In a socialistic economy, good food is everyone’s right. India has the Public Distribution System that gives food at subsidised rates. Ideally, the government should directly buy grains and other food items from the farmers, and distribute the food to the economically weak citizens under the not-for-profit model.

Twisting the model

Political parties of late have twisted the whole model and have gotten people to think that what they pay for is direct investment. Now, we citizens “buy” from the government. We pay with taxes, and by voting for candidates, get wet grinders and free bus or Metro rides in return—who gives us the best “bang for the buck” is what matters.

What made it happen

Misunderstanding is to partly blame for this misconception. By paying taxes, we contribute to everyone’s good life, namely good roads that last, public transport infrastructure that works for everyone, good water and proper sewage infrastructure for all, and so on.

I theorise that at a point, the governments had good infrastructure and other public necessities taken care of, or the inflow of taxes was more than what was necessary at a point to take care of the necessities. Some political parties may have seen this as ‘Well, the government coffers have some money to spare, so, why not announce free soda for everyone by placing soda machines at every street corner? Sodas are popular, and people would love us!’ And people, perhaps, did love them.

The next year, though, a flood hit and the government had to use some four billion rupees in relief and rebuilding of lost or damaged infrastructure. This, now, they had to do apart from maintaining the soda spots. Soda spots were fantastic freebies. In the interest of populism, the political entities would continue to run them at four million rupees a day, lest the opposition say, ‘Well, this is how the incumbent government is; they could not even keep up their word on free soda. Do you expect them to run the state?’

The state today

As governments changed, and political parties had to one-up one another, everyone perhaps lost sight of the maintenance of assets. We forgot that building an asset alone was not enough. Maintenance got neglected. As officials and parties became more and more corrupt, the quality of whatever maintenance used to take place (if at all), deteriorated. Today, we are at a point where there are more individuals going to hospitals about spine issues than there has ever been. Public transport is grossly failing in cities like Bangalore, where the authorities are cutting trips to reduce traffic (which is a snowball in itself).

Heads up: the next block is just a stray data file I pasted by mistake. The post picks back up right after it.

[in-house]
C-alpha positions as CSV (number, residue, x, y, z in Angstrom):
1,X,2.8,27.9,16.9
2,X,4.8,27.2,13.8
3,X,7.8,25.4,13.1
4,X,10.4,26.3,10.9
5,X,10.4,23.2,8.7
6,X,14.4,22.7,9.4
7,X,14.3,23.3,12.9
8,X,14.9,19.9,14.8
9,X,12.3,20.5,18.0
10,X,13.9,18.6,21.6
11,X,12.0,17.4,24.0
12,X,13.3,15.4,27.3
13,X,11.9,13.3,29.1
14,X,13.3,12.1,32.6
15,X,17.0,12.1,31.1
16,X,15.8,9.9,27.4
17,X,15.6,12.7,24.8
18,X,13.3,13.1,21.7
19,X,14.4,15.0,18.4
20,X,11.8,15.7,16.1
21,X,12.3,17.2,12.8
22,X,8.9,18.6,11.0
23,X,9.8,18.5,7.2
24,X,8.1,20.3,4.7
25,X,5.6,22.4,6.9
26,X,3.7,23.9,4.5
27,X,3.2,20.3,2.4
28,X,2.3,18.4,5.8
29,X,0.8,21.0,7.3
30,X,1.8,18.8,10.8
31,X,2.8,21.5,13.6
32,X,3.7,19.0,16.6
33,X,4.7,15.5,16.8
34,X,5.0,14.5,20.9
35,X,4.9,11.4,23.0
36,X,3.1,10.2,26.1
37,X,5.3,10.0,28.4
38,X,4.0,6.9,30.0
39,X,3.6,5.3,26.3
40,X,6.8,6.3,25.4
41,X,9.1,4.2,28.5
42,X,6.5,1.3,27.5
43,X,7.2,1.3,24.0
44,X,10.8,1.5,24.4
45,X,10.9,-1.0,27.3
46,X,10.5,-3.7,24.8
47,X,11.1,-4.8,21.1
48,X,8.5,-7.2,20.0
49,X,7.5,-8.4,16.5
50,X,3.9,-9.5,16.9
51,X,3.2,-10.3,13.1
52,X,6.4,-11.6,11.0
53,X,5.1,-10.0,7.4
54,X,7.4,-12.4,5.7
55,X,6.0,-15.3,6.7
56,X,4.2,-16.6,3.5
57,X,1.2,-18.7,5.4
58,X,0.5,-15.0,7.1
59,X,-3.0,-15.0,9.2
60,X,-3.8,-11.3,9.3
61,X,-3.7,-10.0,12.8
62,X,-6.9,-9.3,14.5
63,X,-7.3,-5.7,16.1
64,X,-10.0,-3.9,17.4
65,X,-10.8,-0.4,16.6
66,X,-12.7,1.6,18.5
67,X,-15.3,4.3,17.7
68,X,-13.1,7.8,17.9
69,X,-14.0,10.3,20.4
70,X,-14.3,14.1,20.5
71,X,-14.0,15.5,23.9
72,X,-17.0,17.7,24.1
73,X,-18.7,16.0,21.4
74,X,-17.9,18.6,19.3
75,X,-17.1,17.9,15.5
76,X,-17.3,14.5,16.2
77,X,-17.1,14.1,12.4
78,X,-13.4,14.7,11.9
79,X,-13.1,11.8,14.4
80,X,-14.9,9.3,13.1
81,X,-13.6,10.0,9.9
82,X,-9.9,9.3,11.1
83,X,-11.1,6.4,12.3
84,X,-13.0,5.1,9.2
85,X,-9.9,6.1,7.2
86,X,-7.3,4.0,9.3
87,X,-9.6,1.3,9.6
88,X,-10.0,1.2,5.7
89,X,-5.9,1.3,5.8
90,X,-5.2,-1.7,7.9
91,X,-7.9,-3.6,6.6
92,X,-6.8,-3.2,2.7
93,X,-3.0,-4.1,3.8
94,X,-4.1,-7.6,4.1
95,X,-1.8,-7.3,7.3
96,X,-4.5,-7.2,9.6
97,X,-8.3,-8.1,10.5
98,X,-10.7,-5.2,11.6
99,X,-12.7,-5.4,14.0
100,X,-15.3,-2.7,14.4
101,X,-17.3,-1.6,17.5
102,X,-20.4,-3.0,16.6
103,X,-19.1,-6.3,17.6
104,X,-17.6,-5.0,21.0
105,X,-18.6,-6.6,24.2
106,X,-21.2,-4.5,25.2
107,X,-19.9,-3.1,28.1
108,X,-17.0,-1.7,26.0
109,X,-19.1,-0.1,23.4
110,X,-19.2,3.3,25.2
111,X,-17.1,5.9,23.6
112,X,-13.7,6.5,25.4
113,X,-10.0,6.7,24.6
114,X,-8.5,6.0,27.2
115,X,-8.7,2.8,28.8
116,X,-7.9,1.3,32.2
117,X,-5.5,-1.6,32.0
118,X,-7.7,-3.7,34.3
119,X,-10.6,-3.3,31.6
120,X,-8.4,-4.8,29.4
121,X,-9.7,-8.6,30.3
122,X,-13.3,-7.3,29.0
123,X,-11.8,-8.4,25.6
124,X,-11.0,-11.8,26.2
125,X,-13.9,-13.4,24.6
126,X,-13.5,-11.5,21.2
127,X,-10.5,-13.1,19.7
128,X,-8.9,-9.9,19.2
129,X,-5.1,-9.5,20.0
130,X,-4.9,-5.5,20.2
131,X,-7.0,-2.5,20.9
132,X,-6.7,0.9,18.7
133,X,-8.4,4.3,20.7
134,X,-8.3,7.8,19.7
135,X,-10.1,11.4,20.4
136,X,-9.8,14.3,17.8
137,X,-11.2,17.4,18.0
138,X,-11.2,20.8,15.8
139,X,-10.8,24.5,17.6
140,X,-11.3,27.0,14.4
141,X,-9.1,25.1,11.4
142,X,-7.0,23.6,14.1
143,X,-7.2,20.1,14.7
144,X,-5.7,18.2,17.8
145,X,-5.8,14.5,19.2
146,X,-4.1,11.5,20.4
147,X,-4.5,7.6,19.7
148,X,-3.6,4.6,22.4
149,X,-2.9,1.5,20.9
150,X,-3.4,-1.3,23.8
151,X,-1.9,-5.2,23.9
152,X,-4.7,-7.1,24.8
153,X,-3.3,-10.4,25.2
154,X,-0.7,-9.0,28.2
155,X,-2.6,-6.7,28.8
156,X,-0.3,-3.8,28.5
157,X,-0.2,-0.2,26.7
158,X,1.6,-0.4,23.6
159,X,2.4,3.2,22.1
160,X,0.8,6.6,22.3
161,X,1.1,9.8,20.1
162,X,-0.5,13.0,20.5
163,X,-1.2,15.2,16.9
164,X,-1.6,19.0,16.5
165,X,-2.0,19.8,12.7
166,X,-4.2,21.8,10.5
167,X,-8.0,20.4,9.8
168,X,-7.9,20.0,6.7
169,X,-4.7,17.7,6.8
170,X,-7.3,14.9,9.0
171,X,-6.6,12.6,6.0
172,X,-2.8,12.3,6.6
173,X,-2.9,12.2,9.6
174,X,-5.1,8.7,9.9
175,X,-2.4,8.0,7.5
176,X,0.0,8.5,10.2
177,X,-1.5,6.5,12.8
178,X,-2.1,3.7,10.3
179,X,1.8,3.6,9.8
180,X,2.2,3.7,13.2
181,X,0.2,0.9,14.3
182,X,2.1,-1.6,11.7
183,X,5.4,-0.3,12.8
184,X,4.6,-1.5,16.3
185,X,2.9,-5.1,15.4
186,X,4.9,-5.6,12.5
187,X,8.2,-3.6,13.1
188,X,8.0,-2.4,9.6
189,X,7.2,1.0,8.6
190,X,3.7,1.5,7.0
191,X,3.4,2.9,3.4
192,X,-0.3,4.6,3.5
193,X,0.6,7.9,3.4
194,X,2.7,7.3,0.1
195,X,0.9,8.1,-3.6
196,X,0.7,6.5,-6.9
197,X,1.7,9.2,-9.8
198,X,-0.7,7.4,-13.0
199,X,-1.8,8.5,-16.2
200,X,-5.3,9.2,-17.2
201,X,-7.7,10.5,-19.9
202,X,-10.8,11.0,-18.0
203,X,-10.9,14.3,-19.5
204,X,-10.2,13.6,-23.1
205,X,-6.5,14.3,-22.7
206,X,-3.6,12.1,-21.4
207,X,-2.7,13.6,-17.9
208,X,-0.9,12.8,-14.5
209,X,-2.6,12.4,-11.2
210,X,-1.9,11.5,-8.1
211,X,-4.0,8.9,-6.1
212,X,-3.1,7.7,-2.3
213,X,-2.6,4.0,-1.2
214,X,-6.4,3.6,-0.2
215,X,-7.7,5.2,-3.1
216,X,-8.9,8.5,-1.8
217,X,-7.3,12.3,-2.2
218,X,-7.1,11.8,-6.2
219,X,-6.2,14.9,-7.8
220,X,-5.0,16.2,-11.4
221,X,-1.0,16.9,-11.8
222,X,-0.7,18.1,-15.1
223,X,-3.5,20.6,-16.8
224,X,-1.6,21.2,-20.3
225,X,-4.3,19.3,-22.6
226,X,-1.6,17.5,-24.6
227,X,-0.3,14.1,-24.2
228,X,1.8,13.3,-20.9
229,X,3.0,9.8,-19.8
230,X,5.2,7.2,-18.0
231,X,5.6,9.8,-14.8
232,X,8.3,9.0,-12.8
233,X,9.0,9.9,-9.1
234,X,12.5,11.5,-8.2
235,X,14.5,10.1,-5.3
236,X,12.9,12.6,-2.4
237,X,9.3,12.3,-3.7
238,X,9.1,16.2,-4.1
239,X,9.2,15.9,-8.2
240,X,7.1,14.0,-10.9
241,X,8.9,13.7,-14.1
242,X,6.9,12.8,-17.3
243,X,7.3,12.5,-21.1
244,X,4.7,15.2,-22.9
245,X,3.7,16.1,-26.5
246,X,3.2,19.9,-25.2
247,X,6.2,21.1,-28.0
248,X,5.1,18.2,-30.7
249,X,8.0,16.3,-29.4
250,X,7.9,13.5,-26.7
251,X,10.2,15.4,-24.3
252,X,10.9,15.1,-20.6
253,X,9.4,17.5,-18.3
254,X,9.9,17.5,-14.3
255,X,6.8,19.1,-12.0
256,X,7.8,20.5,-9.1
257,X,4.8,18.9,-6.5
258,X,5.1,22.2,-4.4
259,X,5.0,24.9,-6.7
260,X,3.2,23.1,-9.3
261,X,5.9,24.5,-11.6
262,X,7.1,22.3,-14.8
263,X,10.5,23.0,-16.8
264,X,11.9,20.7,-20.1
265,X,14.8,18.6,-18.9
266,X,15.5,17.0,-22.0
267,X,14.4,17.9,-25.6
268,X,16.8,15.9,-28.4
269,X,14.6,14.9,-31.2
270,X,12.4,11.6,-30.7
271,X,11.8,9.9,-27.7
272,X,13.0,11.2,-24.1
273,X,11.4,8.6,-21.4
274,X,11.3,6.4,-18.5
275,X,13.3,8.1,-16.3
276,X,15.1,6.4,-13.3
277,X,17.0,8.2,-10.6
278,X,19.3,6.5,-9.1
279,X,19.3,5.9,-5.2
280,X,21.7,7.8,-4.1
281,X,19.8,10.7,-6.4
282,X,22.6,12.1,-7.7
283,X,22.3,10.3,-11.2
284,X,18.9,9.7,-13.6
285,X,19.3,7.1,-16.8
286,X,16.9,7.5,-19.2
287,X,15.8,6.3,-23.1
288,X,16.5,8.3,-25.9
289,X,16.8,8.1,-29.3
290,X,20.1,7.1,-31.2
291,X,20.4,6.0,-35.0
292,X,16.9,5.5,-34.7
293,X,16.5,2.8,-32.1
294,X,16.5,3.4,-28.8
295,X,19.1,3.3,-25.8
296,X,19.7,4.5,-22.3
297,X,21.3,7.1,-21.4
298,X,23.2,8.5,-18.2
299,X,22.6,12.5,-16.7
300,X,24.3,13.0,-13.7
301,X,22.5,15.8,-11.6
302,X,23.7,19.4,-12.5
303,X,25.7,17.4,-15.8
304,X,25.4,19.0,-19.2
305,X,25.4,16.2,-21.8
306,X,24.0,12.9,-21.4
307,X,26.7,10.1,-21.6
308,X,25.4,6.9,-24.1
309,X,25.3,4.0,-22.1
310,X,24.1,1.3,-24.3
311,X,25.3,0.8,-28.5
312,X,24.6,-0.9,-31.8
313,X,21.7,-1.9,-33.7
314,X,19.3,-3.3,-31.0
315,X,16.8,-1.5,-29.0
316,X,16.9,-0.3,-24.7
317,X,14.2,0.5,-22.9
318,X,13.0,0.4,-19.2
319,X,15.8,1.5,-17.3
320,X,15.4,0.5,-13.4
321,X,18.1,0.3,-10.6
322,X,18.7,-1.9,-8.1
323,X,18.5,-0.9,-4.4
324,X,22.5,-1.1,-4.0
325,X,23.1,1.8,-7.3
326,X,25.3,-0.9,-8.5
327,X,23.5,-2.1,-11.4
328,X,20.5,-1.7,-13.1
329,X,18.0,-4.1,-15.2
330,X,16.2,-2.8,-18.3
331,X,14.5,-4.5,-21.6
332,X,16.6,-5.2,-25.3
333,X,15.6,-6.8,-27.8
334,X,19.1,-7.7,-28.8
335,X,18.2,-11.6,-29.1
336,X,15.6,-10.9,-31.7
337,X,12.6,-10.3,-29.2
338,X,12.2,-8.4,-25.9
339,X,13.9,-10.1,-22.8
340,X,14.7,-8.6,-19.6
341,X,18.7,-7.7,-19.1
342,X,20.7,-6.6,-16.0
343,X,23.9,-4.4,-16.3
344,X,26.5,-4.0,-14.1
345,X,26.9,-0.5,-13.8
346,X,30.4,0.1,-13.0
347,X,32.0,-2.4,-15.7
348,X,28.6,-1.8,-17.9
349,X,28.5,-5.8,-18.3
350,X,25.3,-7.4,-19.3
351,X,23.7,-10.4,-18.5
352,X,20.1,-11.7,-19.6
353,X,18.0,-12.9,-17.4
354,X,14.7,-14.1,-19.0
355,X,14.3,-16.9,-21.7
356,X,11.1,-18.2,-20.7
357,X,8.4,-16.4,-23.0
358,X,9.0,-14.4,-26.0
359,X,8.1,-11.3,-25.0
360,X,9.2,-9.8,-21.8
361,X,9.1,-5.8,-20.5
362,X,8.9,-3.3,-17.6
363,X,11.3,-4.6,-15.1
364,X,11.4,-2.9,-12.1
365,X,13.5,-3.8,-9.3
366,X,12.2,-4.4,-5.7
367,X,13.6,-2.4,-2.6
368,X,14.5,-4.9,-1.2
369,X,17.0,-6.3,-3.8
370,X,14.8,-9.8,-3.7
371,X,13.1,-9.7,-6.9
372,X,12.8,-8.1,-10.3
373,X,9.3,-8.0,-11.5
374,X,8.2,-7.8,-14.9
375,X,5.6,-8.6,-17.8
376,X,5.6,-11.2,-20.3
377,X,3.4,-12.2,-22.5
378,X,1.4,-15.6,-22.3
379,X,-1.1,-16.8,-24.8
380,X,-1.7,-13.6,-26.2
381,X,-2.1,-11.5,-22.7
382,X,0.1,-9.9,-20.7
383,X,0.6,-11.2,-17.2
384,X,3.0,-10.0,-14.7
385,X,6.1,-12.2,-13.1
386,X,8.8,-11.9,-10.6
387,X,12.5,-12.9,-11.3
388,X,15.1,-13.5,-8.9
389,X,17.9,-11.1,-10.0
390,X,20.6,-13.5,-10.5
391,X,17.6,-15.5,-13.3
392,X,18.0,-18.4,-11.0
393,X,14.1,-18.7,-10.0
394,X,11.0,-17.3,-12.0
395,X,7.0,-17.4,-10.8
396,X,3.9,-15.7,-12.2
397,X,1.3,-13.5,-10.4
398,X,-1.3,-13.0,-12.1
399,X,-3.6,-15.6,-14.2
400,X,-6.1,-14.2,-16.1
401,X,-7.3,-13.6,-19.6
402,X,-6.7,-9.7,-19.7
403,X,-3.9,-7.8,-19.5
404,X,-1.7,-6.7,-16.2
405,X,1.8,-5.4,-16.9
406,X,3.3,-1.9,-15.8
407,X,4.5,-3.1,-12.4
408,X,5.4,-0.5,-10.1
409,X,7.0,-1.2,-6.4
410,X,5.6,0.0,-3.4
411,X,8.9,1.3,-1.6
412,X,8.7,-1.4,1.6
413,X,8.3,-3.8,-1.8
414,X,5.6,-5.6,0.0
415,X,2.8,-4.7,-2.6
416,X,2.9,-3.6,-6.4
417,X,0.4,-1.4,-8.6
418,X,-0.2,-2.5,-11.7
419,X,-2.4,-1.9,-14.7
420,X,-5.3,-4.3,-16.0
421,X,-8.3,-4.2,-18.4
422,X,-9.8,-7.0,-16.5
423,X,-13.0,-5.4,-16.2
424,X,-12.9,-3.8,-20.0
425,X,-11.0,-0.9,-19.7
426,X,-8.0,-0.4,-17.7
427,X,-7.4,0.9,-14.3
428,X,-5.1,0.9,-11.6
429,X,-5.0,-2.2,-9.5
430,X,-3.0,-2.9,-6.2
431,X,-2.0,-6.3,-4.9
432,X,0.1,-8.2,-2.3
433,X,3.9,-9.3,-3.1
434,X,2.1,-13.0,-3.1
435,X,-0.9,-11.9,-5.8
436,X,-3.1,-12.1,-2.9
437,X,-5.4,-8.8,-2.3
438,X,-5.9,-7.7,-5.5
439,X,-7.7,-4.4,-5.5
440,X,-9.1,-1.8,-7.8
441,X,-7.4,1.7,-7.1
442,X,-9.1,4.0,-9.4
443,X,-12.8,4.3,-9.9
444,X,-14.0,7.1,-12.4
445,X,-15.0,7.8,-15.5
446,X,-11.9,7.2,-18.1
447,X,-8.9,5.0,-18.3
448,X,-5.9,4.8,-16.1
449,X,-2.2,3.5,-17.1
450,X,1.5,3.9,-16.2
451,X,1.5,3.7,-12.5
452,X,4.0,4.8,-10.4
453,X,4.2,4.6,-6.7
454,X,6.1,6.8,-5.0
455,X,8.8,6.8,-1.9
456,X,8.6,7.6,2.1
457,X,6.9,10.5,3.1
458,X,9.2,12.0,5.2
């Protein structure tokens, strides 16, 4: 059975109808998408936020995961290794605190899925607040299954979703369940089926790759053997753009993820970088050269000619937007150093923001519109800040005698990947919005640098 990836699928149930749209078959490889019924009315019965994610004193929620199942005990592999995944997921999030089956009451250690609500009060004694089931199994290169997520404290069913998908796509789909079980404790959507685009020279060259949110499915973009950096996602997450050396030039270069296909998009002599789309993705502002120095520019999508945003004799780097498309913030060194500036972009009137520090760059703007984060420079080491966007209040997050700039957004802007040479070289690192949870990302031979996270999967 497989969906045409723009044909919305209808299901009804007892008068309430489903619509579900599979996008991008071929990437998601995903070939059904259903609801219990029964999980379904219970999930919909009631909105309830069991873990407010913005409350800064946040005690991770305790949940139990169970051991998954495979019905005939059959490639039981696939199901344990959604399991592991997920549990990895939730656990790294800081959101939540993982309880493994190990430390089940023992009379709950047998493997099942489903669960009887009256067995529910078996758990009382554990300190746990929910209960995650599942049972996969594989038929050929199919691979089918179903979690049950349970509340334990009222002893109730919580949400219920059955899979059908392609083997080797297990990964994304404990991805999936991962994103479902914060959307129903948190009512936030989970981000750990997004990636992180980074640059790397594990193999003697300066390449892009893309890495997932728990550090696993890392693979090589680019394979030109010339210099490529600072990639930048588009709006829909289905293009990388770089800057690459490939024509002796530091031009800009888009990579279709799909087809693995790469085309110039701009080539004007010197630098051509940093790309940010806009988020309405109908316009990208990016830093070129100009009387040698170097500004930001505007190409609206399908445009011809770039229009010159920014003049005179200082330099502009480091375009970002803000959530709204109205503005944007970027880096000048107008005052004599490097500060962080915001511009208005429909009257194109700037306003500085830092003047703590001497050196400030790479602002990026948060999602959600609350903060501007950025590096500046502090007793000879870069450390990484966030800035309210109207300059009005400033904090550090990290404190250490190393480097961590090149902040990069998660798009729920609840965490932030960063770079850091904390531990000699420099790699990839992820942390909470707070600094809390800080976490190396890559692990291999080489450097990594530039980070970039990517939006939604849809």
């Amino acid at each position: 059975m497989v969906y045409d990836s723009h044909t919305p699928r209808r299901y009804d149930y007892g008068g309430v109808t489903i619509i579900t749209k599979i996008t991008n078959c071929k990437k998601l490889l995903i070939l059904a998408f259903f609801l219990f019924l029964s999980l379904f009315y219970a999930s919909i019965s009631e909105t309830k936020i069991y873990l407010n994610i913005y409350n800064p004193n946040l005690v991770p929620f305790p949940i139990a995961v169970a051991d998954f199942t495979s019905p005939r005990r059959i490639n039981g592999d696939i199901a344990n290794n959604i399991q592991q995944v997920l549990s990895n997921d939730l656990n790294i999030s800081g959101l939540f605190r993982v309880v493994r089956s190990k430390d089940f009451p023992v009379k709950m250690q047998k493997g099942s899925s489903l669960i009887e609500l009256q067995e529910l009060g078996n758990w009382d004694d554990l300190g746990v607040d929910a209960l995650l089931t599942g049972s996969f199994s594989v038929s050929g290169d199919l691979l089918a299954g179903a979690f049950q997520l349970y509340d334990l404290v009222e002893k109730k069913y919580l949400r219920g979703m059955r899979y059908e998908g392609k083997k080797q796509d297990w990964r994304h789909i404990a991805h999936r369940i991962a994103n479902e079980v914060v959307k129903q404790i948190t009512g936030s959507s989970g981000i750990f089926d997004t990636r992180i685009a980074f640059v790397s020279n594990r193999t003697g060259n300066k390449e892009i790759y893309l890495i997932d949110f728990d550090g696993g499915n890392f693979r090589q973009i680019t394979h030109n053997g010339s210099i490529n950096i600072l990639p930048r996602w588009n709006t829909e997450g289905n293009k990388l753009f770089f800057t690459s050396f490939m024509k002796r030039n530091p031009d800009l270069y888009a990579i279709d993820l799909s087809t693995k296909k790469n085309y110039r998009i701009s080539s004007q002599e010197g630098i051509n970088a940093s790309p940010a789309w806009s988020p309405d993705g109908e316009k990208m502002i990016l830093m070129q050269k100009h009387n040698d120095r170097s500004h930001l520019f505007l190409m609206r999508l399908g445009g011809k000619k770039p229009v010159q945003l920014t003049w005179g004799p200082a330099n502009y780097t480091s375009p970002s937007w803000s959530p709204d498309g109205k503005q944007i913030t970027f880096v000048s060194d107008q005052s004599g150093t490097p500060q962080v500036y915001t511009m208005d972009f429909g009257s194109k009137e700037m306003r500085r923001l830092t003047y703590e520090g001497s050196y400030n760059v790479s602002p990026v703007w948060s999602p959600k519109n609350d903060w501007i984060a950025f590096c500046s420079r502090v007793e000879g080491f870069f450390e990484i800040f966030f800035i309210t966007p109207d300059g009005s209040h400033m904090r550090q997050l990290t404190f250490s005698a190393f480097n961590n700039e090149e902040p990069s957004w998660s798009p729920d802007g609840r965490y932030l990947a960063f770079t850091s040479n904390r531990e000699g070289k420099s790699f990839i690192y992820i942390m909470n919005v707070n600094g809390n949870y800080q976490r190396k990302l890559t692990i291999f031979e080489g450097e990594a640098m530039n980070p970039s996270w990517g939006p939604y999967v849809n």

Reduced public transport increases private vehicle movement, which increases traffic, which further reduces public transport. Increase in vehicular traffic reduces productivity, deteriorates life, and further forces people to ride two-wheelers, which may increase traffic a little, but further deteriorates health, which decreases quality of life, to counter which, people spend more money in medication.

What if…

Assets, when maintained well, can live longer. At the same time, everything has its life, despite maintenance. If you construct a railway station for four billion rupees, it will last with minimal maintenance for twenty years. But after twenty years, it will require an overhaul. The tiles will need a change, the wall plasters will have to be redone, and after forty years, the entire structure will have to be more or less rebuilt. Forty years later, the cost of rebuilding will be twelve billion rupees. If you had not maintained the station properly, the station will need a re-build in twenty-five years. At that time, the reconstruction will cost nine billion rupees.

In other words, you will have to start saving for this in advance. One way of doing this is investing the money the government or the government agencies have, into something that has good returns. The returns should be good despite the inflation. If the government was busy giving freebies that are unnecessary (or non-critical), where will development come from?

Here is an example: A politician promised laptops to students. One laptop costs, say, ten thousand rupees (when purchased in bulk, with customised hardware). One million students enrolled for education during the year. The total cost was 10 billion rupees. The next year, the government will have to spend another ten billion rupees. And ten billion the next year, and so on.

Instead, if the government built state-of-the-art computer labs in schools and made them available twenty-four hours a day, with the same ten billion rupees, spent in one year, students will benefit for three or even four years. The minor downside will be that not each student will own a piece of hardware. Which is acceptable; we are a socialist economy.

The benefit of free rides to women is not great. Women avoid buses not because they cannot afford it, but because of safety. Instead, assign an armed female police officer to each bus in the city, and more women will travel. You will also increase women employment in the police force, thereby empowering them better. Buy more buses as the number of commutes increases. A plus to this is reduction in traffic as well as pollution. This and much more is achievable at 12 billion rupees a year.

As a citizen, think of what is a good freebie, and what is not. Some freebies are nice, but they kill our economy.

Comments? Take it to your own favourite platform and engage!